Pan Asian Perfection – Southlake Style – Southlake’s First Lifestyle Resource

Opened last October in the Harwood district, Elephant East is a new pan-Asian concept bringing authentic flavors of Southeast Asia to the Metroplex. Run by Executive Chef Tom Griffin, the restaurant is fast becoming one of the trendiest places in town.

“We knew that with the decor and style of service, we wanted to take a pan-Southeast Asian approach,” says Tom.

The 2,450-square-foot restaurant is open for drinks and dinner Wednesday through Sunday, with reservations filling up quickly every day. Customers who arrive right at opening at 4 p.m. can enjoy a happy hour of epic proportions, with Elephant East’s beverage menu including eight craft cocktails.

The Margarita Of The East is one of the most popular drinks, with its Exotico blanco tequila complemented by Cointreau, ginger-lime agave and candied ginger. Lychee Martini, on the other hand, is a lychee infused sake made with Roku gin, peach infused vodka, lime and luxardo cherries. Elephant East even has its own old school take, with its Asian Spiced Old Fashioned made with Harwood Maker’s Mark, EE bitters, and homemade spicy peach honey syrup.

Beer drinkers can expand their palate by trying one of four foreign beers on Elephant East’s menu, including Lucky Buddha, Sapporo, Tiger Beer, and Kirin Ichiban. The restaurant also features a variety of different sakes like Shirakabe Gura Mio and Duku Junmai, and wines such as Cloudfall Pinot Noir and Mohua Sauvignon Blanc, with all available by the glass or by the bottle.

When it comes to Elephant East’s food selections, there are plenty of options for customers to choose from. With five different sections on its dinner menu, the restaurant makes sure it can cater for all diners.

“We always want to arouse curiosity [with] our menus and get people to taste as many dishes as they can, ”says Tom.

The cold plates section of the menu offers light and delicious options like the steak salad, which includes Texas wagyu, pear, grapes, red cabbage, honey daikon, cilantro, and auburn dressing. tamarind. Meanwhile, the Seoul-style carpaccio is served with Texas wagyu, black garlic, tobiko aioli, chili chips, fried shallots, mint, dried egg yolk and crostini. bao.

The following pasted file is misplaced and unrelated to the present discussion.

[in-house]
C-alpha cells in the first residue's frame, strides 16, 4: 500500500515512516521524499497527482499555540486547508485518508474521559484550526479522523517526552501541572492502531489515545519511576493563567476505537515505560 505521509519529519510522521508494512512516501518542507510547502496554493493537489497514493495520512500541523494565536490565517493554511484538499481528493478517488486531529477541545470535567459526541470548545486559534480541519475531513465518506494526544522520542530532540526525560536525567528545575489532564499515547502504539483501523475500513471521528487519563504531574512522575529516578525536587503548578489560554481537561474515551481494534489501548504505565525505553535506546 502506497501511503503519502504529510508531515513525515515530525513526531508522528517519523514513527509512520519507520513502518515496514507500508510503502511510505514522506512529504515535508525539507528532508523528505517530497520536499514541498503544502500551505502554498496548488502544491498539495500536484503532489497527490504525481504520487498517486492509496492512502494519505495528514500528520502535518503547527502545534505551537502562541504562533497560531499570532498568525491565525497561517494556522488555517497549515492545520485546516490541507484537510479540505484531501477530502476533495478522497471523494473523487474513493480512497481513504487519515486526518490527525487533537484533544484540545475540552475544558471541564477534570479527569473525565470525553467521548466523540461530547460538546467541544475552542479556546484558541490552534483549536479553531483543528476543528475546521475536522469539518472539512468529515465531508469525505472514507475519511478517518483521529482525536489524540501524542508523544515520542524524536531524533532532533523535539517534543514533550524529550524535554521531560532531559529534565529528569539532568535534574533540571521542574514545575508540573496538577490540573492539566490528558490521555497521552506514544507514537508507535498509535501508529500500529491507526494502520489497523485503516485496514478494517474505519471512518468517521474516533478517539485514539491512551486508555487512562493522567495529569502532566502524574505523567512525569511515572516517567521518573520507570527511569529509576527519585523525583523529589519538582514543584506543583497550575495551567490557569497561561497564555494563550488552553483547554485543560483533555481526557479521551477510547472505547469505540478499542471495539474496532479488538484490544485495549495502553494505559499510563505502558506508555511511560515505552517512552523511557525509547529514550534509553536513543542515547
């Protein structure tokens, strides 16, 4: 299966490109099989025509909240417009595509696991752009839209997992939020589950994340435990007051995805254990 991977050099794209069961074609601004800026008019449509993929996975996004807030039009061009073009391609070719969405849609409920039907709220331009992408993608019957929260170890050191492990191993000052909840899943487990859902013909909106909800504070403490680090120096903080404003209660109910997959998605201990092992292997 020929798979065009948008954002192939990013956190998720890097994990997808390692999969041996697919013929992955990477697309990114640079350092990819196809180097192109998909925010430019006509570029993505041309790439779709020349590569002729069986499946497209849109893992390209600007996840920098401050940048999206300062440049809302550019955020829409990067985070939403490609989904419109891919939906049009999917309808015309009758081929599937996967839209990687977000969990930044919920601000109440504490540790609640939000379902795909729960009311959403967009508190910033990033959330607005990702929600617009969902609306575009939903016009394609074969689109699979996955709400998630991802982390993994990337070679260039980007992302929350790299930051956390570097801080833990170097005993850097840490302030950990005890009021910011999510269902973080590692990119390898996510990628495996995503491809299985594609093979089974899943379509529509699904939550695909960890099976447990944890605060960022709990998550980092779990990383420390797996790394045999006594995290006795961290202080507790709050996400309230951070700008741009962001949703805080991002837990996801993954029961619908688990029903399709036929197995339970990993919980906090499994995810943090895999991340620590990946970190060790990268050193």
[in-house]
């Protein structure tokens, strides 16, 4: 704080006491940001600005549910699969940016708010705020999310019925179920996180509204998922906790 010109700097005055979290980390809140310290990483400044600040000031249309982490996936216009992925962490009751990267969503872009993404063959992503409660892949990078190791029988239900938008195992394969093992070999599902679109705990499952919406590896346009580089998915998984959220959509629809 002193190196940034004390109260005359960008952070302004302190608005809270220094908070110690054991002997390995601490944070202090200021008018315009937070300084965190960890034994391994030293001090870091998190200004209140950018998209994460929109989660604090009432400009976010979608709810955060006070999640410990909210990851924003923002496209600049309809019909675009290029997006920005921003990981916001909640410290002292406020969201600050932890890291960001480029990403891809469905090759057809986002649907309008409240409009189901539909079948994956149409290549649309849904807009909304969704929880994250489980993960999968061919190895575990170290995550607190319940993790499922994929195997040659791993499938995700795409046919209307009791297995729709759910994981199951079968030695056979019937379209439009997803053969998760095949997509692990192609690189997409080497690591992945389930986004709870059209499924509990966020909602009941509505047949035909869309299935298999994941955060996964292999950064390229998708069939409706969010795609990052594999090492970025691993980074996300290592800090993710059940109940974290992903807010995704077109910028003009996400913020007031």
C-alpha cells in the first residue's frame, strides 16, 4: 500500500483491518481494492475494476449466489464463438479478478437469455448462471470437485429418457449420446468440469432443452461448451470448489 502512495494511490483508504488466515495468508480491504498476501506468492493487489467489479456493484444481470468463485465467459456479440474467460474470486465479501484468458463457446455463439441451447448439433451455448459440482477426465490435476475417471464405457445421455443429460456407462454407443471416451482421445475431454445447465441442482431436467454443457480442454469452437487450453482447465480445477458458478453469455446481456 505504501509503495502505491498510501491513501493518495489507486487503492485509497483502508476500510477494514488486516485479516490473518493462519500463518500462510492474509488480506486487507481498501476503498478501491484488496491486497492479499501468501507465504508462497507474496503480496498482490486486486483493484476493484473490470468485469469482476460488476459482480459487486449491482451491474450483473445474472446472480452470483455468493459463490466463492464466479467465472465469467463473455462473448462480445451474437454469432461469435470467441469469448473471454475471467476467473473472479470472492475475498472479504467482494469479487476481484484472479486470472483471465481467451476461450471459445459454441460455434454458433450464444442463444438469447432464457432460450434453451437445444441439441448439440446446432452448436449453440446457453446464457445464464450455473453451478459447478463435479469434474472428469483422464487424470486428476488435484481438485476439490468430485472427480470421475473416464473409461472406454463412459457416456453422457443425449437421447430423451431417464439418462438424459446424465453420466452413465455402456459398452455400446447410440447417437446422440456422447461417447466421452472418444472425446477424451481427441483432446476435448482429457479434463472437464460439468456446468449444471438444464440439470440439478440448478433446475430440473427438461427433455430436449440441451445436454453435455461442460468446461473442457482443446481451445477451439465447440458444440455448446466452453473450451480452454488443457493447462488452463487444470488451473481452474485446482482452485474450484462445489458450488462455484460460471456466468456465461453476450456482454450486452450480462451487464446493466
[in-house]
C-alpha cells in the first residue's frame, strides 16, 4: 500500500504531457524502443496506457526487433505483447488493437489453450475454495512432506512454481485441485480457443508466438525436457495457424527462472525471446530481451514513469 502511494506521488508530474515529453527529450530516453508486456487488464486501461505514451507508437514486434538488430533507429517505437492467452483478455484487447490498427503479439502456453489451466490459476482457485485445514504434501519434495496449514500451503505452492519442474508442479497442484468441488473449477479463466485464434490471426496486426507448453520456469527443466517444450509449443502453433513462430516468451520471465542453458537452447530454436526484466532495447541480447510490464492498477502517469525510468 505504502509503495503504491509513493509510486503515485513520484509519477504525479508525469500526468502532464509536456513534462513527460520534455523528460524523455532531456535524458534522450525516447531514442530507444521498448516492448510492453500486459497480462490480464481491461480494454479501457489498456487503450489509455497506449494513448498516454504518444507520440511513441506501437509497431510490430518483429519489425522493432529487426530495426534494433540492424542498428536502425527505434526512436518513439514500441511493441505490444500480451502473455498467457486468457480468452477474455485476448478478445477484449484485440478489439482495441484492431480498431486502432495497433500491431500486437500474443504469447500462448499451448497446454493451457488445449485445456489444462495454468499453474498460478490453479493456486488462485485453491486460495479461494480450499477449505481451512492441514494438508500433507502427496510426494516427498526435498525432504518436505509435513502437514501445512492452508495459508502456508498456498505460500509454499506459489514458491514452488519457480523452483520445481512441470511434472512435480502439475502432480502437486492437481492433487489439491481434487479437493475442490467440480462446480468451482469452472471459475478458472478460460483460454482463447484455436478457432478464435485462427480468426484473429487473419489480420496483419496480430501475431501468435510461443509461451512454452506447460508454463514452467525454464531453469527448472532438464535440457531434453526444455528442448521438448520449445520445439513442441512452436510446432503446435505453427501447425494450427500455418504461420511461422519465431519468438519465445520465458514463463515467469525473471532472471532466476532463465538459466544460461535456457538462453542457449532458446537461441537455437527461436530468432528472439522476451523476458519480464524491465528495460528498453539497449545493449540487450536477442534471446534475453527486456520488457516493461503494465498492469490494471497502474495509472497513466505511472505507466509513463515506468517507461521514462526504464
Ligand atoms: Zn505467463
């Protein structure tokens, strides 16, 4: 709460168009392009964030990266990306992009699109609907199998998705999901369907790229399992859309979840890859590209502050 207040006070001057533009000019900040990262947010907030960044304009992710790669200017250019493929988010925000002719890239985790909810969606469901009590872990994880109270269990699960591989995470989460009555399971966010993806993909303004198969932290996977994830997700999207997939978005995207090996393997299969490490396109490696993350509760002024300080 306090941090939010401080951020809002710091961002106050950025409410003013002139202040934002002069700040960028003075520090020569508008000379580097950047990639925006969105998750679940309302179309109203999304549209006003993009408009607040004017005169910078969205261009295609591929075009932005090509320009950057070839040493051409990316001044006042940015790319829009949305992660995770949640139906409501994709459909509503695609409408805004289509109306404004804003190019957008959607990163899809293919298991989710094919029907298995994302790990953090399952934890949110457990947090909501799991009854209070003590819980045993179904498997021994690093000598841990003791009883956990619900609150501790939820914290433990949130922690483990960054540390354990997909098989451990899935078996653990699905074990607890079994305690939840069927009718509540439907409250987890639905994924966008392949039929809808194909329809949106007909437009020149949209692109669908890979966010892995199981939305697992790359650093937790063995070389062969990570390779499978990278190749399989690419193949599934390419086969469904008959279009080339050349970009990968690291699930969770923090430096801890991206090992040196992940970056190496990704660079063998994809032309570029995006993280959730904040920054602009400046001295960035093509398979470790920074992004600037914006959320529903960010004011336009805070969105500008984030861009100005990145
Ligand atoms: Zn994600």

But if you’d rather start the night off with a hot meal, Elephant East has it covered. Crispy, dried pork ribs are served with a char siu apple sauce, sesame, and scallions, while baos consist of pork belly, cucumber, pickled shallots, and char siu apples. And if you’re feeling indecisive, the Pu Pu platter has a bit of everything, including crispy pork ribs, spring rolls, chicken satay, fresh rolls, and bang bang shrimp.

As for the main dishes, cod with banana leaf, served with a yuzu marinade, carrots, green coconut curry, white rice and a papaya and herb salad, brings an explosion of flavors to each bite. Meat lovers will enjoy dipping into the Texas wagyu tri-tip, served with spicy long beans, daikon fries and house hoisin sauce on the side, or the Korean short rib, which features short ribs braised in the galbi, sticky rice, kimchi, sesame and half an apple.

It would be a mistake to go to Elephant East and not try their noodles and rice. You can customize the pad thai or the homemade fried rice by adding chicken, pork or shrimp. Drunken Noodles consist of a filet alongside flat noodles, peppers, red onions, snow peas, lime, drunk sauce and basil, while Singapore noodles are made with noodles. with eggs, Chinese sausage, Napa cabbage, snow peas and yellow curry.

And the Elephant East dessert menu is definitely a must see. Chinese donuts contain red sugar and five-spice English, while bubble waffle sundae molds bear-shaped Bindi chocolate ice cream with chocolate truffles, peanuts, caramelized milk, whipped cream, Pocky sticks and nuggets. Meanwhile, chefs regularly select and prepare different flavors of mochi.

“Inspiration really comes from family and friends,” says Tom. “This is the raison d’être of the restaurant. This is great service, to spark some curiosity with food and drink, and to always feel like it has to do with Texas.

With a menu full of delicious Southeast Asian inspired dishes, Elephant East will leave you begging for more and already planning your next visit.

“I want [guests] leave it full, ”says Tom. “I want them to come away excited to come back and try another set of dishes.”

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